p.findTaxinumber(12);
}
}
```

#### Interview Questions: Elementary Symbol Tables (ungraded)

Q 1. **Java autoboxing and equals()**. Consider two \mathtt{double}double values \mathtt{a}a and \mathtt{b}b and their corresponding \mathtt{Double}Double values \mathtt{x}x and \mathtt{y}y.

- Find values such that \mathtt{(a == b)}(a==b) is \mathtt{true}true but \mathtt{x.equals(y)}x.equals(y) is \mathtt{false}false.
- Find values such that \mathtt{(a == b)}(a==b) is \mathtt{false}false but \mathtt{x.equals(y)}x.equals(y) is \mathtt{true}true.

Answer:

```
package jobinterviewquestions;
import algs4.DoublingRatio;
import algs4.Queue;
/**
* Created by Leon on 7/20/15.
*/
public class ElementarySymbolTables {
/*
1. a=0.0, b=-0.0
2. a=b=Double.NaN
*/
```

Q 2. **Check if a binary tree is a BST.** Given a binary tree where each \mathtt{Node}Node contains a key, determine whether it is a binary search tree. Use extra space proportional to the height of the tree.

Answer:

```
private class Node {
private int key; // sorted by key
private int val; // associated data
private Node left, right; // left and right subtrees
private int N; // number of nodes in subtree
public Node(int key, int val, int N) {
this.key = key;
this.val = val;
this.N = N;
}
}
public boolean checkBST(Node p, int min, int max) {
if (p == null) return true;
if(p.key >= max || p.key <= min ) return false;
return checkBST(p.left, min, p.key) && checkBST(p.right, p.key, max);
}
```

Q 3. **Inorder traversal with constant extra space**. Design an algorithm to perform an inorder traversal of a binary search tree using only a constant amount of extra space.

```
public void inorder(Node root) {
if (root == null) return;
Node previous;
Node current = root;
while (current != null) {
//current has no left child, print current, then go right
if (current.left == null) {
System.out.println(current.val);
current = current.right;
}
else {
previous = current.left;
//go down to current left children's rightmost child
while (previous.right != null && previous.right != current) {
previous = previous.right;
}
//if the rightmost child hasn't being linked to current, then link it, and traverse to current left
if (previous.right == null) {
previous.right = current;
current = current.left;
}
//if the rightmost child already linked to current (current left children being traversed), then print current and cut the link to restore tree structure
else {
previous.right = null;
System.out.println(current.val);
current = current.right;
}
}
}
}
```

Q 4. **Web tracking.** Suppose that you are tracking n*n* web sites and m*m* users and you want to support the following API:

- User visits a website.
- How many times has a given user visited a given site?

What data structure or data structures would you use?

Answer:

```
public static void main(String[] args) {
double a = Double.NaN;
double b = Double.NaN;
Double x = new Double(a);
Double y = new Double(b);
System.out.println(a==b);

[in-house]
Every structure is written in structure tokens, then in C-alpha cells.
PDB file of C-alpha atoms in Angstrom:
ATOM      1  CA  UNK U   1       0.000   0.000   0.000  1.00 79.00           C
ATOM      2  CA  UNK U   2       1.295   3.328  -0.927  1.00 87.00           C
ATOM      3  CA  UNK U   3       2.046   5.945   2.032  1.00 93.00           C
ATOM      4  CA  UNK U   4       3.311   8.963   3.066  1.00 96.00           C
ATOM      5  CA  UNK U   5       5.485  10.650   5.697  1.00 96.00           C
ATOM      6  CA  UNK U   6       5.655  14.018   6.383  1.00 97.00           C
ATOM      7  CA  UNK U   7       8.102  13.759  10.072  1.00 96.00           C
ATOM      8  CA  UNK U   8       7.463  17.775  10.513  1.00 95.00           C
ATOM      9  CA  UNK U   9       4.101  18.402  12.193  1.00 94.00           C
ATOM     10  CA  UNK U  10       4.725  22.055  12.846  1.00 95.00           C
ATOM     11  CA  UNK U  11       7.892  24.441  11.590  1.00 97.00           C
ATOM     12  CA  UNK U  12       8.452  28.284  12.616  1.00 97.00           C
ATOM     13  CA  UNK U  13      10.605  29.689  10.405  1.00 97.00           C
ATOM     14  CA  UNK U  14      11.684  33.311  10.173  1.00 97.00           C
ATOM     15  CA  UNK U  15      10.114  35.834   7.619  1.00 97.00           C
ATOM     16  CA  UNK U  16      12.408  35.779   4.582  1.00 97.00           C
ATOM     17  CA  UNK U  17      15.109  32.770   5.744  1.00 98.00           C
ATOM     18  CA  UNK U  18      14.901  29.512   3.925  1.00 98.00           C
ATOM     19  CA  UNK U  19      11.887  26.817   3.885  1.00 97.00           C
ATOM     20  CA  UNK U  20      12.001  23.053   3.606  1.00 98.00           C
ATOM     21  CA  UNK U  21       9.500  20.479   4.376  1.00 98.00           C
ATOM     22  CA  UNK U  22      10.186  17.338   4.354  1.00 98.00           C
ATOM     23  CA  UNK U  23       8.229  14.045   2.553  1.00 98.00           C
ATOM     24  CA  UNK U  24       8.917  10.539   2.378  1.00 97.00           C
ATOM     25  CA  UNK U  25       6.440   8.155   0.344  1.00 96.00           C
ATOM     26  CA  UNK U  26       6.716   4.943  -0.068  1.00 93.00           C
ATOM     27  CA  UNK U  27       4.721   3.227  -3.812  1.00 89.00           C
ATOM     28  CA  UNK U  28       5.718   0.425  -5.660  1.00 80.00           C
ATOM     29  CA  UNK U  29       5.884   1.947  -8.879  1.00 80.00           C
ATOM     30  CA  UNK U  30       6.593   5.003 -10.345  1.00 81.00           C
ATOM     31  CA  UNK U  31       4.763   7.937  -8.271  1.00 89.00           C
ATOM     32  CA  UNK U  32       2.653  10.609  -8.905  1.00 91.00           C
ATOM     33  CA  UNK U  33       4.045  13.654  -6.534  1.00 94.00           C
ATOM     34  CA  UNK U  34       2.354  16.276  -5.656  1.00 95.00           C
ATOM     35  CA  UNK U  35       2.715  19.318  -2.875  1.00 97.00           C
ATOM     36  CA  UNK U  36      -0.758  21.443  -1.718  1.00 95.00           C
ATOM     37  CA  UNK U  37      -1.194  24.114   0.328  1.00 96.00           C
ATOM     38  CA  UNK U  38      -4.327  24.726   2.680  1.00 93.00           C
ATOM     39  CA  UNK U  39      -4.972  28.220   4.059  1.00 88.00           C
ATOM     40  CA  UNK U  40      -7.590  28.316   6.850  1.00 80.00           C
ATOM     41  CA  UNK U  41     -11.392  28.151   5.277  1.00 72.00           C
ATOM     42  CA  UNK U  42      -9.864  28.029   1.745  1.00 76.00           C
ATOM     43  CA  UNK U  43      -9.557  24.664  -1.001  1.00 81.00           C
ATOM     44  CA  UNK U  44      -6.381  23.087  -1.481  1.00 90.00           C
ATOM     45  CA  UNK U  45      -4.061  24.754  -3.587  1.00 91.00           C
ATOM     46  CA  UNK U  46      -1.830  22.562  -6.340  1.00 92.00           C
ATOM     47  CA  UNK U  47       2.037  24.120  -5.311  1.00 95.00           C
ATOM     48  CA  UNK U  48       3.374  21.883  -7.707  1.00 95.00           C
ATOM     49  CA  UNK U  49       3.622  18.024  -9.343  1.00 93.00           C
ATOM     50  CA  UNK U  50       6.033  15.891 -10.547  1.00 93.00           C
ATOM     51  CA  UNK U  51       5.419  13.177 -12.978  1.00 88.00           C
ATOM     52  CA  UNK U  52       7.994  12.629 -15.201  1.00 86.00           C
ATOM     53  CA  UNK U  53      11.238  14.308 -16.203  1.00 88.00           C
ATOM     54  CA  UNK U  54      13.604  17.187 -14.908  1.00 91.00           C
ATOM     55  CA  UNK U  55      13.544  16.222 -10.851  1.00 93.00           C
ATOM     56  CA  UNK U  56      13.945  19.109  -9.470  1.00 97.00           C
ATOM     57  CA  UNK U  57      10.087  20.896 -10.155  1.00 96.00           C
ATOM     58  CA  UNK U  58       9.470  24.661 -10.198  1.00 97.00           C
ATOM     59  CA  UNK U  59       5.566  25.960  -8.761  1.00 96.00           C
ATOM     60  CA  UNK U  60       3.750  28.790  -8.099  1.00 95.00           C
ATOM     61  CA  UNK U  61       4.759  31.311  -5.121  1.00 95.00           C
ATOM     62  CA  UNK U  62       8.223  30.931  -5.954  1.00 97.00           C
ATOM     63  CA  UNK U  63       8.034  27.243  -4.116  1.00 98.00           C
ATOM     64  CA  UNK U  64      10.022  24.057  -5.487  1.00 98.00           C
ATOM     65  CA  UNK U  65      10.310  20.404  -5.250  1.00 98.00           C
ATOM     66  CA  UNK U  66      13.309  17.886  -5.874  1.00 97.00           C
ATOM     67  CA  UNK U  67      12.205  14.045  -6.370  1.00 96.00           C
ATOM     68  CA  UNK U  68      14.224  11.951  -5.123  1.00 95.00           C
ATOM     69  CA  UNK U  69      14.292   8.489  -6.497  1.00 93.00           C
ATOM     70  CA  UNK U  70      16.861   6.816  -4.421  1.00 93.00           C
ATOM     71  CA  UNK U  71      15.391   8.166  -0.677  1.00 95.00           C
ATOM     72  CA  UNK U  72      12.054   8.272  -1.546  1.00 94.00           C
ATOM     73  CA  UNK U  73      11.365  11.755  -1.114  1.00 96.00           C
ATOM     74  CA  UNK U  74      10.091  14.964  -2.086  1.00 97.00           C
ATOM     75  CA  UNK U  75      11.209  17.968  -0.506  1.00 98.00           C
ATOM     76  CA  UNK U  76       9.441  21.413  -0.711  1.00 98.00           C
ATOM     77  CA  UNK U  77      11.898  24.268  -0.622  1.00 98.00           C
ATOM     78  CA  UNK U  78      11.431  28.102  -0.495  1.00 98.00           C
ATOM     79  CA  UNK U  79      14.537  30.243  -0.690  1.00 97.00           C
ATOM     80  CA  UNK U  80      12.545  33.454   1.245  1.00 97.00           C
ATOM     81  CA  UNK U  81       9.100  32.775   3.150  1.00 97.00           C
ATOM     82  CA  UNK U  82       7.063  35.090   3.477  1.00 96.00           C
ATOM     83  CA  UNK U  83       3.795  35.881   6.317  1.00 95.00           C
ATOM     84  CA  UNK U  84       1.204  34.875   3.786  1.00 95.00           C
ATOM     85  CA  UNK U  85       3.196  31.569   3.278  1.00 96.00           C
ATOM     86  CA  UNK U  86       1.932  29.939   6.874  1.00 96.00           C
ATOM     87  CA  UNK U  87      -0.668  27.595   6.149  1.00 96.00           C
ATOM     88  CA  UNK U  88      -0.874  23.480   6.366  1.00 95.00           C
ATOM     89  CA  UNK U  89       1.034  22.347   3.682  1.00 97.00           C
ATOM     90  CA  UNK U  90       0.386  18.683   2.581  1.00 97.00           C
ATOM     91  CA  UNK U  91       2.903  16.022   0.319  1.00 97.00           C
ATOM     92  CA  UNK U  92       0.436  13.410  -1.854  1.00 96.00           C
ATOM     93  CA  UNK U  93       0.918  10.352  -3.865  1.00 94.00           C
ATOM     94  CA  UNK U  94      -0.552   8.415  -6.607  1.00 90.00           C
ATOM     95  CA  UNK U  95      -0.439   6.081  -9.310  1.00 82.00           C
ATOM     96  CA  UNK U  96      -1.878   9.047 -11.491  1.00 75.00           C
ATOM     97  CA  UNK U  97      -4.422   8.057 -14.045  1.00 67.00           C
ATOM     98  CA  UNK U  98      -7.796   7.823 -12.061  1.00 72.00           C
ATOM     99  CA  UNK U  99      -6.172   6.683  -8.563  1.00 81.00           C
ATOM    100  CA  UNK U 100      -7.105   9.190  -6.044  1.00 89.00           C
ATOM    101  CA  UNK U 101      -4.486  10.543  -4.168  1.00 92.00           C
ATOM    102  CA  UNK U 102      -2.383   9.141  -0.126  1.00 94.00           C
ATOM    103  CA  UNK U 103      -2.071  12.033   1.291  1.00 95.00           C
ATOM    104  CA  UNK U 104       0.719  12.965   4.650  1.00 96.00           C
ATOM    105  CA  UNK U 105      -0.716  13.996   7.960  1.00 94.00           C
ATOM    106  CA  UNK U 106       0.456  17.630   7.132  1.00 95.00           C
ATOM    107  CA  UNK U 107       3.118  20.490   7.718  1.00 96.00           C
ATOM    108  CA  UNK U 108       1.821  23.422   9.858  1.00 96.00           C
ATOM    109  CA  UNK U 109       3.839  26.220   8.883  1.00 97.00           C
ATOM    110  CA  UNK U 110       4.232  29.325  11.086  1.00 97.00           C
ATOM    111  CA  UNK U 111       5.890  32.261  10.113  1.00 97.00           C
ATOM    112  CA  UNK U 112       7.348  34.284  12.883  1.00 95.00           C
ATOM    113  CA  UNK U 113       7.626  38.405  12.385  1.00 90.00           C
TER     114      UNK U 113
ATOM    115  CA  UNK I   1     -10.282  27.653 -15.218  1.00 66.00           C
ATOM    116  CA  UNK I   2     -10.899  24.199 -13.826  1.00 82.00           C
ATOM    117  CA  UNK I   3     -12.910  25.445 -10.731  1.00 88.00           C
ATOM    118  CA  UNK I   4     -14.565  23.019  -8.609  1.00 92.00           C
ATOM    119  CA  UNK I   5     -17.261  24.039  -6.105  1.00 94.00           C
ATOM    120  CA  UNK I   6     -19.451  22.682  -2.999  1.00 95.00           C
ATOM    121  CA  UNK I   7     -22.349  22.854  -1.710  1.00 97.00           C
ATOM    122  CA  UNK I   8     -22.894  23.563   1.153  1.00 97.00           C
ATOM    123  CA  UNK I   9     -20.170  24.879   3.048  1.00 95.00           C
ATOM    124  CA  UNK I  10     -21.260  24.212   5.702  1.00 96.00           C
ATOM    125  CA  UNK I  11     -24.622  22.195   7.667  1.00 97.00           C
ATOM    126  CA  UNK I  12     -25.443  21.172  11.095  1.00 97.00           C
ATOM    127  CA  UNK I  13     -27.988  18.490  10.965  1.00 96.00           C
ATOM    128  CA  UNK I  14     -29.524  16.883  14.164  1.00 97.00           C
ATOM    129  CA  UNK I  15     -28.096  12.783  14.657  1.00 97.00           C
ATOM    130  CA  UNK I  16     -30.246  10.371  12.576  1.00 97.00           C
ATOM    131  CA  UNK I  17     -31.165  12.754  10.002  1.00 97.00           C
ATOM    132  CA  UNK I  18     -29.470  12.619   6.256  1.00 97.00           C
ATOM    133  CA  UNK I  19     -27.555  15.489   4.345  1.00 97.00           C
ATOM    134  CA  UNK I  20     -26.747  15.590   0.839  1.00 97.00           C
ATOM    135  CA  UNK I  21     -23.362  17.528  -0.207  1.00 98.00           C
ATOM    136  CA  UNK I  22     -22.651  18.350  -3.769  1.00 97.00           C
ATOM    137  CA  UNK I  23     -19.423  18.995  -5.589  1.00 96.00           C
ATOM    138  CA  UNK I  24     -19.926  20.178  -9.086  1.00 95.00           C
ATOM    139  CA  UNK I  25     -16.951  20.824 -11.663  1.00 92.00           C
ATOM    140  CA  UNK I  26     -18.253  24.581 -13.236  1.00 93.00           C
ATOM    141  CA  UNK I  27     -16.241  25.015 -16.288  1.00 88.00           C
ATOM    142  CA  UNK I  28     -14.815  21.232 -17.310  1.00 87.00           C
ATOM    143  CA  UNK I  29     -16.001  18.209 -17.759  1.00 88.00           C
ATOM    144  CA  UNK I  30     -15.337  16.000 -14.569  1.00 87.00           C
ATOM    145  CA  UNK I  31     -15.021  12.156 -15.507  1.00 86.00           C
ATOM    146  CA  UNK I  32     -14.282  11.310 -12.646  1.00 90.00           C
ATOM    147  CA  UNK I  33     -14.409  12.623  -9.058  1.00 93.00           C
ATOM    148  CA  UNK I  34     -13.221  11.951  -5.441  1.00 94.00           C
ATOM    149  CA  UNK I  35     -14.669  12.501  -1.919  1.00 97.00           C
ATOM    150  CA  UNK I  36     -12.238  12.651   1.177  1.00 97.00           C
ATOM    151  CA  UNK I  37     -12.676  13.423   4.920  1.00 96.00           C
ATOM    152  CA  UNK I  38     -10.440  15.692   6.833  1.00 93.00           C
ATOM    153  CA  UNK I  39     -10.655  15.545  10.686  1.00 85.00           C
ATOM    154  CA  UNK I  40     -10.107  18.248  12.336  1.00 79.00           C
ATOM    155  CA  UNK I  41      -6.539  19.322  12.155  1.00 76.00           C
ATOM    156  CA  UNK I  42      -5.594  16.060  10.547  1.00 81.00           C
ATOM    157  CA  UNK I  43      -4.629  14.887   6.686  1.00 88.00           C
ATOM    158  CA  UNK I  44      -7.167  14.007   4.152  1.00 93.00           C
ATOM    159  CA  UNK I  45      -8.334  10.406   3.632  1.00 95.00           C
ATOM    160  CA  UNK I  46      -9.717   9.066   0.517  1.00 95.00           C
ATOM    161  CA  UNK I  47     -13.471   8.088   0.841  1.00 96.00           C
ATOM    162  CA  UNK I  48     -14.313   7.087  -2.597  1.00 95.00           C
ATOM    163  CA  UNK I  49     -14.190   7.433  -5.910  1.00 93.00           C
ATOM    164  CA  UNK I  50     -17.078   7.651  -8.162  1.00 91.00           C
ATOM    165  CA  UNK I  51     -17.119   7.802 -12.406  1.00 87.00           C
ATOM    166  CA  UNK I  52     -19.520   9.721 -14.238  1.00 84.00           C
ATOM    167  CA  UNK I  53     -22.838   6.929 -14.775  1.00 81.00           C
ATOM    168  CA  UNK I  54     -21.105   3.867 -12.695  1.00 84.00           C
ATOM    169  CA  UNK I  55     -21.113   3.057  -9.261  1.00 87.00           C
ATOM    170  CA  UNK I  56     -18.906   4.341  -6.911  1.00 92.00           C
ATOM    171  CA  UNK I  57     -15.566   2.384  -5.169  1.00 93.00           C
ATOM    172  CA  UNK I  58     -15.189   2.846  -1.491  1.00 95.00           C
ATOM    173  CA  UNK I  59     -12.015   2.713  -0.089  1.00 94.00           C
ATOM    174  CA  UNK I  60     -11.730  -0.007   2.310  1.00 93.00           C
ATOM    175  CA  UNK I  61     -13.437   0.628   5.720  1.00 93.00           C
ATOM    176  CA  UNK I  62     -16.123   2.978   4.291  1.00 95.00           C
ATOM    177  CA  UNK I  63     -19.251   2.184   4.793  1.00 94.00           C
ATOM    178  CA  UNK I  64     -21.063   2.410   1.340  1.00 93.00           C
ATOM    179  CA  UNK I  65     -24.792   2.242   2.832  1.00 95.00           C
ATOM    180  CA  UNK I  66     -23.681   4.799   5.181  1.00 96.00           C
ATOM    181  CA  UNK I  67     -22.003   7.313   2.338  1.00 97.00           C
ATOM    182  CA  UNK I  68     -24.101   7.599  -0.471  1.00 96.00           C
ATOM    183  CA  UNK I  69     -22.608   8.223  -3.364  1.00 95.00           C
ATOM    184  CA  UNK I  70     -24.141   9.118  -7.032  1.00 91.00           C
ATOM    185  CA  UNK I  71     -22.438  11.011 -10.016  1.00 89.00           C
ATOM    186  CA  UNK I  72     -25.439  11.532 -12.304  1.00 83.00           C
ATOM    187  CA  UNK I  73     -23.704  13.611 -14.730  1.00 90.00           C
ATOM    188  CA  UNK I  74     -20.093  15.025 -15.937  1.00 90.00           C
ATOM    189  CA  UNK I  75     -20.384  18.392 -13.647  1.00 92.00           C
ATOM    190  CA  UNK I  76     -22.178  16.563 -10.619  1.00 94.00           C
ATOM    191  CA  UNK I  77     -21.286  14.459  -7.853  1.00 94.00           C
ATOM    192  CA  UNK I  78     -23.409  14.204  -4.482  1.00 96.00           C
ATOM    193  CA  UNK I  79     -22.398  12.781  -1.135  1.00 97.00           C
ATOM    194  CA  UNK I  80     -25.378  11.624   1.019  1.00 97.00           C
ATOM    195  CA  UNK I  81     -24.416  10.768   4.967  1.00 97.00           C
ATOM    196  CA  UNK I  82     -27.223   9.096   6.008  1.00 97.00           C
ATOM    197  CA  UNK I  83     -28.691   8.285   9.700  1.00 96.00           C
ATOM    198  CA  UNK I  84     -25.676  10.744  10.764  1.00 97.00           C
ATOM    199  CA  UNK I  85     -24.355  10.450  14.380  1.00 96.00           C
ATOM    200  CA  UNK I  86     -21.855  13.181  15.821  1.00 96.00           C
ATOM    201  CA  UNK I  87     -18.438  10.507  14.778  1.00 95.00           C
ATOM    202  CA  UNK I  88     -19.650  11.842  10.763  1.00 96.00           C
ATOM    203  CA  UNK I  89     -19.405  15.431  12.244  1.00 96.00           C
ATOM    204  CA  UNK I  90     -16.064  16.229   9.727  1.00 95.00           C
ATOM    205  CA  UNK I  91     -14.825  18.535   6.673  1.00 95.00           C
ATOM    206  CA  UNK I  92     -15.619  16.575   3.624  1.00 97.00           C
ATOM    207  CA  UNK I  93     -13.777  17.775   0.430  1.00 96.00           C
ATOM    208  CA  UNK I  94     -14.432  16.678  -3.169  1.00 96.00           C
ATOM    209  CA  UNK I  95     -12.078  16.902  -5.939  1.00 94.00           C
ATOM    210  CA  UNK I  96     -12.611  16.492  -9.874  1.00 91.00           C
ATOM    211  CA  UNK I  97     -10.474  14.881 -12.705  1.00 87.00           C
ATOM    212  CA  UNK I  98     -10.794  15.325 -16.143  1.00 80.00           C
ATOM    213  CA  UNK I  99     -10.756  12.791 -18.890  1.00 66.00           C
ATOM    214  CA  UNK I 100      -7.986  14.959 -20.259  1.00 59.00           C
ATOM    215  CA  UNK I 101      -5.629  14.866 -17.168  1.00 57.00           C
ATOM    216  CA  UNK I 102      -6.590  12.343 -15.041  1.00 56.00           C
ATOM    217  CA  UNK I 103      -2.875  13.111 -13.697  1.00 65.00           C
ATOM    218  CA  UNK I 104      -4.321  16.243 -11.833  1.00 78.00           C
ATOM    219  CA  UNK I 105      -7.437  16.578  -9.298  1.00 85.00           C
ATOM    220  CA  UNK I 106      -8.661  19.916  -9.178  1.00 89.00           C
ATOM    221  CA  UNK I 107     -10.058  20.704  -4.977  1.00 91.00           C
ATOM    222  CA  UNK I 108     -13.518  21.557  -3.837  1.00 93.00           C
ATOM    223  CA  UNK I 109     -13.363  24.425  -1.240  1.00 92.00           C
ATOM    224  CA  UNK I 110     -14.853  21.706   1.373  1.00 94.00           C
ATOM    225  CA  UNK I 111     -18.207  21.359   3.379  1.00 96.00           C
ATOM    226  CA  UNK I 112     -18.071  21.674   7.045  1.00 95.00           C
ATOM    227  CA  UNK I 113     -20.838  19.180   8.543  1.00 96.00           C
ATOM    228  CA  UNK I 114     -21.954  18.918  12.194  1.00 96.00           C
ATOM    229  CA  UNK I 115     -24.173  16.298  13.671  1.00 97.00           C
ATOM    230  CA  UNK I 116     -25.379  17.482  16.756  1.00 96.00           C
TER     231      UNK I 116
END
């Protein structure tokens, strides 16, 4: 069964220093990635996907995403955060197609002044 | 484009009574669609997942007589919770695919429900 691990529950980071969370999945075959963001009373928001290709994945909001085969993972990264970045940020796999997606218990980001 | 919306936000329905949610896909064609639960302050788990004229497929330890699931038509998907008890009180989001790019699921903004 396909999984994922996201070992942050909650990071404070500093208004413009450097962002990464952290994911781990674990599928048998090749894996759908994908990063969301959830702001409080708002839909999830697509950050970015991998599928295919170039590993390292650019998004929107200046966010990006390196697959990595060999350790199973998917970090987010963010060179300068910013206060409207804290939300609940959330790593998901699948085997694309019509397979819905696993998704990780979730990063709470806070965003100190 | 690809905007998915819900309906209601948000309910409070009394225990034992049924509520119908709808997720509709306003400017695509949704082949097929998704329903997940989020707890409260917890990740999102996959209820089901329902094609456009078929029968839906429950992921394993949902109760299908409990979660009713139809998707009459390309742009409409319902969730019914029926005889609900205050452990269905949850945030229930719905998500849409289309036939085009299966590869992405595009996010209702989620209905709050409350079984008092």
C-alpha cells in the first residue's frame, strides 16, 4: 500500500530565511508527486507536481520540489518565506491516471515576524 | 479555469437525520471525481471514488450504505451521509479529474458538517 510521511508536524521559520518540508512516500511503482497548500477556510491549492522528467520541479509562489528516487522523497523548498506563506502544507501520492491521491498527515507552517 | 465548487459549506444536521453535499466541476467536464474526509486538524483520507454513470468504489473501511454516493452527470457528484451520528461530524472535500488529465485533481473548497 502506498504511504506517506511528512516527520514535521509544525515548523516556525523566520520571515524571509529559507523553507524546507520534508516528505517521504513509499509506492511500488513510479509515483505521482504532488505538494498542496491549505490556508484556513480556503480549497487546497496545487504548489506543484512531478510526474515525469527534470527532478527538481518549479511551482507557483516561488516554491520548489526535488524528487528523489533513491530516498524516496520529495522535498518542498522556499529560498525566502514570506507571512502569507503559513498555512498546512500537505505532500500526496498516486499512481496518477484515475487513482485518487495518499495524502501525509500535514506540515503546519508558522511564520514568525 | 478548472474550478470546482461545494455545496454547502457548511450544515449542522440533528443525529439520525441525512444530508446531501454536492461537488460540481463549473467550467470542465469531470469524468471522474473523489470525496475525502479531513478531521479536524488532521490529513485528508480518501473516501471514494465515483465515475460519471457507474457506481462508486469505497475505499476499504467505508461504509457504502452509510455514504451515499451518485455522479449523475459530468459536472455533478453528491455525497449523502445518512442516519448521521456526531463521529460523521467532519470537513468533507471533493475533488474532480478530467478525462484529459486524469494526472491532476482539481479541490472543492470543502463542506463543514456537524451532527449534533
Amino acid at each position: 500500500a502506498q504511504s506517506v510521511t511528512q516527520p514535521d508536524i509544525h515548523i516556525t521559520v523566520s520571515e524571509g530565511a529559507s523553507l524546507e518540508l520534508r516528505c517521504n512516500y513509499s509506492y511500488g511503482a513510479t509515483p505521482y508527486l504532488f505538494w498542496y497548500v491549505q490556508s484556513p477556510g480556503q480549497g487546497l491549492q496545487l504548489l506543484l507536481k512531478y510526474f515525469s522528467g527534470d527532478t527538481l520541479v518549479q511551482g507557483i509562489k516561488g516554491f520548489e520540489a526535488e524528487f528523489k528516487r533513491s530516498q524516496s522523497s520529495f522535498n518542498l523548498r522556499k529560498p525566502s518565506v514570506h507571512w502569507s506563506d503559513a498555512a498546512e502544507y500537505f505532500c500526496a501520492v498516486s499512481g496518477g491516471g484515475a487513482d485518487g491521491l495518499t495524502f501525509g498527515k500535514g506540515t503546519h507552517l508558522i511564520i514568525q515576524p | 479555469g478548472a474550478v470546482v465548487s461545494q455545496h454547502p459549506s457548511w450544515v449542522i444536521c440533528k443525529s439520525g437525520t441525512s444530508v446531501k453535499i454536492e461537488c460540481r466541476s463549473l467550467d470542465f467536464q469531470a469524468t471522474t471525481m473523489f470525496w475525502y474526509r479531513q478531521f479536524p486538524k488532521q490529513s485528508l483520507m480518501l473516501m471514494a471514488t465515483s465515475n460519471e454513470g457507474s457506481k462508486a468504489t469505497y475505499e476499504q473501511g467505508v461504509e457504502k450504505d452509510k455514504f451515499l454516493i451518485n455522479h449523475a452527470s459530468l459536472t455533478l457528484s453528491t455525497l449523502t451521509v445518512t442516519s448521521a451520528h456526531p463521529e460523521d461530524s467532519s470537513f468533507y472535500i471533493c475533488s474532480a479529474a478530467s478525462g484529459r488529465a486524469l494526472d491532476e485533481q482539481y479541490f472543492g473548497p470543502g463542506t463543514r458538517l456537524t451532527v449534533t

System.out.println(x.equals(y));
}
}
```

### Week 05 Algorithms, Part I Coursera Quiz Answer

#### Interview Questions: Balanced Search Trees (ungraded)

Q 1. **Red–black BST with no extra memory. **Describe how to save the memory for storing the color information when implementing a red–black BST.

**Answer: Hint: modify the structure of the BST to encode the color information.**

Q 2. **Document search. **Design an algorithm that takes a sequence of n*n* document words and a sequence of m*m* query words and find the shortest interval in which the m*m* query words appear in the document in the order given. The length of an interval is the number of words in that interval.

**Answer: Hint: for each word, maintain a sorted list of the indices in the document in which that word appears. Scan through the sorted lists of the query words in a judicious manner.**

Q 3. **Generalized queue**. Design a generalized queue data type that supports all of the following operations in logarithmic time (or better) in the worst case.

- Create an empty data structure.
- Append an item to the end of the queue.
- Remove an item from the front of the queue.
- Return the
*i**t**h*item in the queue. - Remove the
*i**t**h*item from the queue.

**Answer: Hint: create a red–black BST where the keys are integers and the values are the items such that the ith largest integer key in the red–black BST corresponds to the ith item in the queue.**

### Week 06 Algorithms, Part I Coursera Quiz Answer

#### Interview Questions: Hash Tables (ungraded)

Q 1. **4-SUM.** Given an array a[ \; ]*a*[] of n*n* integers, the 4-SUM problem is to determine if there exist distinct indices i*i*, j*j*, k*k*, and l*l* such that a[i] + a[j] = a[k] + a[l]*a*[*i*]+*a*[*j*]=*a*[*k*]+*a*[*l*]. Design an algorithm for the 4-SUM problem that takes time proportional to n^2*n*2 (under suitable technical assumptions).

Answer:

*Hint:* create a hash table with n \choose{2}(2*n*) key-value pairs

Q 2. **Hashing with wrong hashCode() or equals().** Suppose that you implement a data type \mathtt{OlympicAthlete}OlympicAthlete for use in a \mathtt{java.util.HashMap}java.util.HashMap.

- Describe what happens if you override \mathtt{hashCode()}hashCode() but not \mathtt{equals()}equals().
- Describe what happens if you override \mathtt{equals()}equals() but not \mathtt{hashCode()}hashCode().
- Describe what happens if you override \mathtt{hashCode()}hashCode() but implement \verb#public boolean equals(OlympicAthlete that)#public boolean equals(OlympicAthlete that) instead of \verb#public boolean equals(Object that)#public boolean equals(Object that).

**Answer: Hint: it’s code—try it and see!**